# Colours in Coordination Compounds

I have read that $$\ce{NH3}$$ acts as an SFL with a $$\ce{M^3+}$$ metal ion and acts as a WFL with a $$\ce{M^2+}$$ metal ion. It also states that when $$\ce{NH3}$$ forms a complex with the $$\ce{M^2+}$$ ion, its stability constant is $$10^{11}$$. When $$\ce{H2O}$$ forms a complex with the $$\ce{M^2+}$$ ion, its stability constant is $$10^{15}$$, though in the spectrochemical series, ammonia is far ahead of water (Source-Triump chemistry ,target publications).

So, if that is true then $$\ce{[Ni(H2O)6]^2+}$$ should be more stable than $$\ce{[Ni(NH3)6]^2+}$$ as $$\ce{Ni}$$ is in +2 oxidation state.

The crux of the question is that we must arrange the complexes in correct order for the absorption wavelength in the visible region (PYQ- AIIMS 2005) the options are $$\ce{[Ni(NO2)6]^2+}$$ < $$\ce{[Ni(NH3)6]^2+}$$ < $$\ce{[Ni(H2O)6]^2+}$$ and $$\ce{[Ni(NO2)6]^2+}$$ < $$\ce{[Ni(H2O)6]^2+}$$ < $$\ce{[Ni(NH3)6]^2+}$$ .

I used $$E=hc/\lambda$$. So, E is inversely proportion to wavelength. Therefore the ideal answer should be $$\ce{[Ni(NO2)6]^2+}$$ < $$\ce{[Ni(H2O)6]^2+}$$ < $$\ce{[Ni(NH3)6]^2+}$$ . As $$\ce{[Ni(H2O)6]^2+}$$ has a better stability constant, more energy is required to break it. Hence a shorter wavelength than $$\ce{[Ni(NH3)6]^2+}$$ , whose stability constant is less. This less energy is required, hence a longer wavelength. But the correct answer is $$\ce{[Ni(NO2)6]^2+}$$ < $$\ce{[Ni(NH3)6]^2+}$$ < $$\ce{[Ni(H2O)6]^2+}$$ according to the AIIMS . Please explain.

• Hello, can you please break up your text into sentences and paragraphs? You can also use MathJax to typeset the chemicals nicely: type e.g. $\ce{[Ni(H2O)6]^2+}$ to get $\ce{[Ni(H2O)6]^2+}$. Dec 25 '20 at 1:35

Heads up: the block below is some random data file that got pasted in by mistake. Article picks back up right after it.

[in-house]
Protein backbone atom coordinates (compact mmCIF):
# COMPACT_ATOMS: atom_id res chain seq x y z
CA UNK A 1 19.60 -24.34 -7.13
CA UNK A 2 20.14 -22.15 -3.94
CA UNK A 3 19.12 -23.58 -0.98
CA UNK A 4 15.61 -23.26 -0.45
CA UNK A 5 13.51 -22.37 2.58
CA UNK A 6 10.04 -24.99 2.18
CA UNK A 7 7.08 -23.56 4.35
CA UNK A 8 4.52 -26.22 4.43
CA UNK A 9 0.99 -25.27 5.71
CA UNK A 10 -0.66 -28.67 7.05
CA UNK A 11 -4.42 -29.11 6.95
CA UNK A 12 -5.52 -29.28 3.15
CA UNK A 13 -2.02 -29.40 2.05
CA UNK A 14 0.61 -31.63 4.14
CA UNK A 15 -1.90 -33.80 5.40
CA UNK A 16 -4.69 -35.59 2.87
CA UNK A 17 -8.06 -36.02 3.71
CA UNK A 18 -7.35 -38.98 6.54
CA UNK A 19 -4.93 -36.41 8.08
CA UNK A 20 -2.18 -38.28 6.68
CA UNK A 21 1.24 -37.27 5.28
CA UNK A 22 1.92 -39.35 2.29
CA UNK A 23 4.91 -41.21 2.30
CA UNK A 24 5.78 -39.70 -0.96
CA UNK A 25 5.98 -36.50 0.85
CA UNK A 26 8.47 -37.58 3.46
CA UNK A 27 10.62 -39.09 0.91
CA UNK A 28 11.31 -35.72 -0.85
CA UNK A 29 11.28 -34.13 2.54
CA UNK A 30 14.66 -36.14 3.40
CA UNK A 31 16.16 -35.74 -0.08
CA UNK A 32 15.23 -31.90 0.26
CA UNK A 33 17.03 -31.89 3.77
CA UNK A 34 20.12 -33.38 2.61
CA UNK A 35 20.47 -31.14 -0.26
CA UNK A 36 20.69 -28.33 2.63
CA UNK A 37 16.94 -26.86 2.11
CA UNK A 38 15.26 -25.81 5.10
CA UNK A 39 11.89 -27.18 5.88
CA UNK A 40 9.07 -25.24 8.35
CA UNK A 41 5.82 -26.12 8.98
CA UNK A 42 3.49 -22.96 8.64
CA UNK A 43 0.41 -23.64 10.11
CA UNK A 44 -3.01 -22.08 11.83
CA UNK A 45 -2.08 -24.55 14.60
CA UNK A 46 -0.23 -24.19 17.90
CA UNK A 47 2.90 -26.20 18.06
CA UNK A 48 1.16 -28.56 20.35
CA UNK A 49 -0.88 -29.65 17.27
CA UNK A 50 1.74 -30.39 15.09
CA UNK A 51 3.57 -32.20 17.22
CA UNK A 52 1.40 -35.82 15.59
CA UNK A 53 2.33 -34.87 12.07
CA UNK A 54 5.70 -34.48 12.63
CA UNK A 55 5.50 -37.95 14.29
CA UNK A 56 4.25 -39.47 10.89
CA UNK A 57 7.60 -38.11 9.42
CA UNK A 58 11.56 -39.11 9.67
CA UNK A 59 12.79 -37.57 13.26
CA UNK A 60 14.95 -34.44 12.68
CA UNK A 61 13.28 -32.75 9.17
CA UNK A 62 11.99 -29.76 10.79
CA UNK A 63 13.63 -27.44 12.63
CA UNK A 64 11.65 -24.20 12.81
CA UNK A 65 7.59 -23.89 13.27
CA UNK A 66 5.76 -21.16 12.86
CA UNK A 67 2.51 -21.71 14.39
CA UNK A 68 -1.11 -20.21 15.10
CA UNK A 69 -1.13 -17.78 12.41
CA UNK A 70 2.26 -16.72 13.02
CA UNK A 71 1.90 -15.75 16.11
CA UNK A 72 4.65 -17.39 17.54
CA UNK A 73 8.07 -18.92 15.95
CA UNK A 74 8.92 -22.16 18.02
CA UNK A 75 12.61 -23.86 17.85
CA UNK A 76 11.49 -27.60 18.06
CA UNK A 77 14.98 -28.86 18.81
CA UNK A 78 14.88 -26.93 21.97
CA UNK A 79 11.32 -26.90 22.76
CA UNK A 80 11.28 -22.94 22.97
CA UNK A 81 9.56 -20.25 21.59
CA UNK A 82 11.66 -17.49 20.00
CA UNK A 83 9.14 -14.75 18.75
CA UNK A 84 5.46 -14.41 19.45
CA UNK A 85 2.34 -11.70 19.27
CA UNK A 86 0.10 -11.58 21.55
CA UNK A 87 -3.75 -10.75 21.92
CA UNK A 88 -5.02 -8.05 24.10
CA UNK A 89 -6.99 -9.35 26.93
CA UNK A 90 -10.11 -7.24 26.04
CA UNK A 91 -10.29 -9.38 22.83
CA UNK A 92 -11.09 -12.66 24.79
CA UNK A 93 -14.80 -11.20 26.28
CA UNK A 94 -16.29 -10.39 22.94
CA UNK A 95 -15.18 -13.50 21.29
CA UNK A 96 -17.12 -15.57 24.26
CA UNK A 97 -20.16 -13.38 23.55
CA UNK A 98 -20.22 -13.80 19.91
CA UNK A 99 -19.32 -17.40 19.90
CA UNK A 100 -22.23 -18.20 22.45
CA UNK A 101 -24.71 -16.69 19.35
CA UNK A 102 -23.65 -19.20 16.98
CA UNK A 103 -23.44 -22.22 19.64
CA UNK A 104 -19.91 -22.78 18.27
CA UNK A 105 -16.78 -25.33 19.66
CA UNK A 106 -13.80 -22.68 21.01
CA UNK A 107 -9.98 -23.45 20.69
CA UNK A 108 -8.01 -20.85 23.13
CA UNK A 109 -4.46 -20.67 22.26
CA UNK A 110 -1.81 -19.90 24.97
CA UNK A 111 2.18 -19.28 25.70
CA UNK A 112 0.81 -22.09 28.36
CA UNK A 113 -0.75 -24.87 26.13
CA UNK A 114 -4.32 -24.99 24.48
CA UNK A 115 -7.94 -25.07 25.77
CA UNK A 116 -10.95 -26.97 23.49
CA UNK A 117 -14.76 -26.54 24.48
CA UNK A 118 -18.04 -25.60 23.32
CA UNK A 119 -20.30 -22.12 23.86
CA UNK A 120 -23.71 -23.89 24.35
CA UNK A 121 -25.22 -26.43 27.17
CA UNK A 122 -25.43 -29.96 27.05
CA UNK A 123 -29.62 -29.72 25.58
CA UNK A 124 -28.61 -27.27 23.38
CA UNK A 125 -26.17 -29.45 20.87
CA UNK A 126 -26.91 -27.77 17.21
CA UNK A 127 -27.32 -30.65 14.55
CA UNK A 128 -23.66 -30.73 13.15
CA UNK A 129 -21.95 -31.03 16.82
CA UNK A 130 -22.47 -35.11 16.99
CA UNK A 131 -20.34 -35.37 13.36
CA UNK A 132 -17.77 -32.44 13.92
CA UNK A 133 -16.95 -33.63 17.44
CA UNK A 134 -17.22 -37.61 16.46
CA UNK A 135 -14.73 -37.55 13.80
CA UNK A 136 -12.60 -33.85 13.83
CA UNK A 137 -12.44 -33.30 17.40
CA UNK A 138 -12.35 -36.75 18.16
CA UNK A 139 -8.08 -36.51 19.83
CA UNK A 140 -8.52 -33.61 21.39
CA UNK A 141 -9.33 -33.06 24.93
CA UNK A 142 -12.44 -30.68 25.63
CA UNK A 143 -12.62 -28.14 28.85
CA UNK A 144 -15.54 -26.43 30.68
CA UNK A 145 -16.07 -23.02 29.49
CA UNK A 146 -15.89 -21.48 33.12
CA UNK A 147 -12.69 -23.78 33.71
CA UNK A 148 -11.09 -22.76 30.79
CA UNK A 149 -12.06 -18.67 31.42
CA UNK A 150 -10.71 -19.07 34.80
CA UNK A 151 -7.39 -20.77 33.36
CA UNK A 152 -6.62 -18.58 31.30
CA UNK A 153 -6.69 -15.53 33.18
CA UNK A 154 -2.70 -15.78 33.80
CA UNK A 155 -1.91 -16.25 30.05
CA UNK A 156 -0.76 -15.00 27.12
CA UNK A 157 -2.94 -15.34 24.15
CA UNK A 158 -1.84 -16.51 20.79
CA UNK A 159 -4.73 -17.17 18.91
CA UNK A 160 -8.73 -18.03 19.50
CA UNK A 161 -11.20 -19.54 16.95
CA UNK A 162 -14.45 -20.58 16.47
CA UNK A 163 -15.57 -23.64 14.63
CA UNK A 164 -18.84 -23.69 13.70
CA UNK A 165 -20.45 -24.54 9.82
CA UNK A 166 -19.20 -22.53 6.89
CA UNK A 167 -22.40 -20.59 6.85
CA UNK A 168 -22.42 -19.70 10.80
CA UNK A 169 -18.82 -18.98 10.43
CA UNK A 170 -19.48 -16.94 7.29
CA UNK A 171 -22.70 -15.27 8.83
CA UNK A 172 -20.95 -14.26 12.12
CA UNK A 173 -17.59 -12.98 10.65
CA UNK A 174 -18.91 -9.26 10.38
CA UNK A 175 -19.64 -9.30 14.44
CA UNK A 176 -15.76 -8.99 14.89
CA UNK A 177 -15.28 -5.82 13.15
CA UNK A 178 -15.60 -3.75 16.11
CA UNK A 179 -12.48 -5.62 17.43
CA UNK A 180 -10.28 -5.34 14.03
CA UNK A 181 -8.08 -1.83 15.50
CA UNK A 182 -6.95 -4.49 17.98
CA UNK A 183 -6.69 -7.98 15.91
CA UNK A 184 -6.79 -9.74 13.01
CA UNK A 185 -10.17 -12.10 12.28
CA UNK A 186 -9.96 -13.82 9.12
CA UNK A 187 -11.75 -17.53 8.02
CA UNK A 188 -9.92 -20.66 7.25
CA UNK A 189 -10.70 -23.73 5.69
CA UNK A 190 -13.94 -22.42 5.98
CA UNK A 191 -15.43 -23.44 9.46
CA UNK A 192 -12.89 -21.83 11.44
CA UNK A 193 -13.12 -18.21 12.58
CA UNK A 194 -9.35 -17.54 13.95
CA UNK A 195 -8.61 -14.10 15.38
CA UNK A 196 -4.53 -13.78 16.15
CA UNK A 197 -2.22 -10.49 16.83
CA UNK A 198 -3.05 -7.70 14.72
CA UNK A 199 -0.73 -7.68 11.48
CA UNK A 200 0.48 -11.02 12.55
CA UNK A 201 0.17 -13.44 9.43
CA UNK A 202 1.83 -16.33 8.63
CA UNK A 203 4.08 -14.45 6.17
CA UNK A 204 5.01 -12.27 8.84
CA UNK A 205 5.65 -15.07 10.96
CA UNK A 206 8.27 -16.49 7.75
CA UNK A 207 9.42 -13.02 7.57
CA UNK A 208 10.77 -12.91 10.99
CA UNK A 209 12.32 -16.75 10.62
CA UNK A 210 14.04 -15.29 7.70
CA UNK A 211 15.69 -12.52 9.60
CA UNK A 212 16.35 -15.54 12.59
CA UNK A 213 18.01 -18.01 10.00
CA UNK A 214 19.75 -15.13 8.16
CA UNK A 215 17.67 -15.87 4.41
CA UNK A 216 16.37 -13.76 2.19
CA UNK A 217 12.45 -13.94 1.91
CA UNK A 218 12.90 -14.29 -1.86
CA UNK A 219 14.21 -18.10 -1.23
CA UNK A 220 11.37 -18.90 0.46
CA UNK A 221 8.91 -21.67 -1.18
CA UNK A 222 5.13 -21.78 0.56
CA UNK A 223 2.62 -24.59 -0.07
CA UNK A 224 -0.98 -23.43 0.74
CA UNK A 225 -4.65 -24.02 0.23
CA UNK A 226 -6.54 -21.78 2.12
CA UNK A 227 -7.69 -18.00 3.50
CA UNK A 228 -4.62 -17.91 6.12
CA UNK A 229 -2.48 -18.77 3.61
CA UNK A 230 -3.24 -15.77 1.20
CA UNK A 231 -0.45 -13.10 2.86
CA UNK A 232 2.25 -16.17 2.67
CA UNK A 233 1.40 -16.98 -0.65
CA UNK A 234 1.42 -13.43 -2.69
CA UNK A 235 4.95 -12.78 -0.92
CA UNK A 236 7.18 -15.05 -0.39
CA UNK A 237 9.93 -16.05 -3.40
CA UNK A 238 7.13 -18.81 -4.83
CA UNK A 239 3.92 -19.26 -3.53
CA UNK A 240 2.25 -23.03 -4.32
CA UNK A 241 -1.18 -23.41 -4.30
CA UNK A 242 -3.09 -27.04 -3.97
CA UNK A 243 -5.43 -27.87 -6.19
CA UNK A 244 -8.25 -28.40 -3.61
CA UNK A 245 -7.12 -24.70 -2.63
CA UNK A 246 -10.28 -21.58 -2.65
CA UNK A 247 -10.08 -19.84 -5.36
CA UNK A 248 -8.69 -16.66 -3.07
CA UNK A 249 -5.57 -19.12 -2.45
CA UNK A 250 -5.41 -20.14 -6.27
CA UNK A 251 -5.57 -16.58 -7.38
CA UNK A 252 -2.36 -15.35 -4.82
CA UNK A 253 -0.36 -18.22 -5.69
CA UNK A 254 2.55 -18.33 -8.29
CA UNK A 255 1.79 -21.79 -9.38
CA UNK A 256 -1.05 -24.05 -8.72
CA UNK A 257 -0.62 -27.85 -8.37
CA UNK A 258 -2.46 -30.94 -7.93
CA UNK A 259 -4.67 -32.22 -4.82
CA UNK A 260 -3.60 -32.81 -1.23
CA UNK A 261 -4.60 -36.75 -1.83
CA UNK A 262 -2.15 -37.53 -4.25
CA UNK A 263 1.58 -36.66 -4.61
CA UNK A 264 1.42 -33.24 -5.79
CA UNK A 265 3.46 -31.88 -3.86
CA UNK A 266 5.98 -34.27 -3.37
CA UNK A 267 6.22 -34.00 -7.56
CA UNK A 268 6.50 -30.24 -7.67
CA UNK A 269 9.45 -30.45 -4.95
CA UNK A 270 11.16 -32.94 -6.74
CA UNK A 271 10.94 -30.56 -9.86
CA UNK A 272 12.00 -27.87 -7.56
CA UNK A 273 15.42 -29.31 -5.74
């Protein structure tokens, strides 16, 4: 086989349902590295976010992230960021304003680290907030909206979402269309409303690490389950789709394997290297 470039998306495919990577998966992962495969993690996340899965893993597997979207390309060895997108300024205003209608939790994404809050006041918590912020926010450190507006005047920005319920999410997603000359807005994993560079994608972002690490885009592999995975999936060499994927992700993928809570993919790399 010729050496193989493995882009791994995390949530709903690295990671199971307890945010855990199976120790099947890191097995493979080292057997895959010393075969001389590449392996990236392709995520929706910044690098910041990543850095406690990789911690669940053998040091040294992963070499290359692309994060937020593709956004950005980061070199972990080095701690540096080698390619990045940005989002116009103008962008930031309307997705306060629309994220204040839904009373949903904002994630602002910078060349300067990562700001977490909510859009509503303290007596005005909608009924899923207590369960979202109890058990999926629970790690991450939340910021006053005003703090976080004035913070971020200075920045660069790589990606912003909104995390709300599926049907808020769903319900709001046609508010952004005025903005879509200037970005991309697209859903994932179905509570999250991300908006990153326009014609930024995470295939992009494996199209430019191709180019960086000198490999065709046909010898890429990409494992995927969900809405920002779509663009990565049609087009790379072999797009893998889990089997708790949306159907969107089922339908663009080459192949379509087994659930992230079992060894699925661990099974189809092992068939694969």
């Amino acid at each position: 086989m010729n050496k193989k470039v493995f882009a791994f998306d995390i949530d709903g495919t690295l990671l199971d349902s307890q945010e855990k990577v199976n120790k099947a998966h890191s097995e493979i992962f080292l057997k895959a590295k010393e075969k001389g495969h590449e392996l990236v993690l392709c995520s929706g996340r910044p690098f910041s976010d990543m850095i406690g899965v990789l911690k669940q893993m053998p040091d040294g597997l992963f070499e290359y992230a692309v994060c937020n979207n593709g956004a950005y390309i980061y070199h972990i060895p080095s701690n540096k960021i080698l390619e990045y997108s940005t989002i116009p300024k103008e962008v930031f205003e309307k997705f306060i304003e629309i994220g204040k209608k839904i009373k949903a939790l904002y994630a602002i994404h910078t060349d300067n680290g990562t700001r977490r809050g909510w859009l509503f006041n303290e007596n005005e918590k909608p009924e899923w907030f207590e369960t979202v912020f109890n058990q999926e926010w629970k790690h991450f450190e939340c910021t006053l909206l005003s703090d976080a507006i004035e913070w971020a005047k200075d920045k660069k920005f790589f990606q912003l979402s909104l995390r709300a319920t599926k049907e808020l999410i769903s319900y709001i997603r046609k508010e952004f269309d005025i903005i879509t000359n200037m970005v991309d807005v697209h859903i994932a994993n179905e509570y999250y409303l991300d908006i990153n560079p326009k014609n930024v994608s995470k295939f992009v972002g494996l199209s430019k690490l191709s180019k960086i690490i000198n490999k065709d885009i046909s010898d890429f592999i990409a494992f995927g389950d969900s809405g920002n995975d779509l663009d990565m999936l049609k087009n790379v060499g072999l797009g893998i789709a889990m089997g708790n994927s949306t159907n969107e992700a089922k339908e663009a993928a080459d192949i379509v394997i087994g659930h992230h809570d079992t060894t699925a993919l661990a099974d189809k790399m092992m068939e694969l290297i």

• The absorption wavelength has nothing to do with the stability constant. The absorption of a photon doesn't break any bonds. It only depends on the d-d* energy gap (or $\rm t_{2g}$ and $\rm e_g$, to use their proper names). Dec 25 '20 at 2:19
• I’m sorry, but it’s not really my job to answer questions on demand. Perhaps someone else who sees this may do it. Also, there’s not much point in me giving you the answer straight up: teach a man to fish, and so on. Finally, I suggest also posting it as a different question; don’t use the comment section to ask a different question from your original one. Dec 25 '20 at 2:55
• @SiddharthBisht, See this if this helps chem.libretexts.org/Courses/Saint_Marys_College_Notre_Dame_IN/… Dec 25 '20 at 4:39
• Don't mix stability constants with spectrochemical series. Stability constants is a thermodynamic concept. Spectrochemical series is an optical issue. It will be better if you write the exact question you have and then provide your own explanation. Dec 25 '20 at 4:40

I have read that $$\ce{NH3}$$ acts as an SFL with a $$\ce{M^3+}$$ metal ion and acts as a WFL with a $$\ce{M^2+}$$ metal ion.

(I assume that SFL = strong-field ligand and WFL = weak field ligand.)

No, this is not correct. Ammonia is neither a true strong-field ligand nor a true weak-field ligand. Instead, it can form high-spin and low-spin complexes depending on the properties of the metal. Thus, it is best to term it a medium-field ligand.

It is also not true that all metal(III) ammine complexes be low-spin while all metal(II) ammine complexes be high-spin. However, among the many different factors that influence the spin state of a complex, it is true that a higher oxidation state tends to favour (note the wording) a low-spin configuration.

It also states that when $$\ce{NH3}$$ forms a complex with the $$\ce{M^2+}$$ ion, its stability constant is $$10^{11}$$.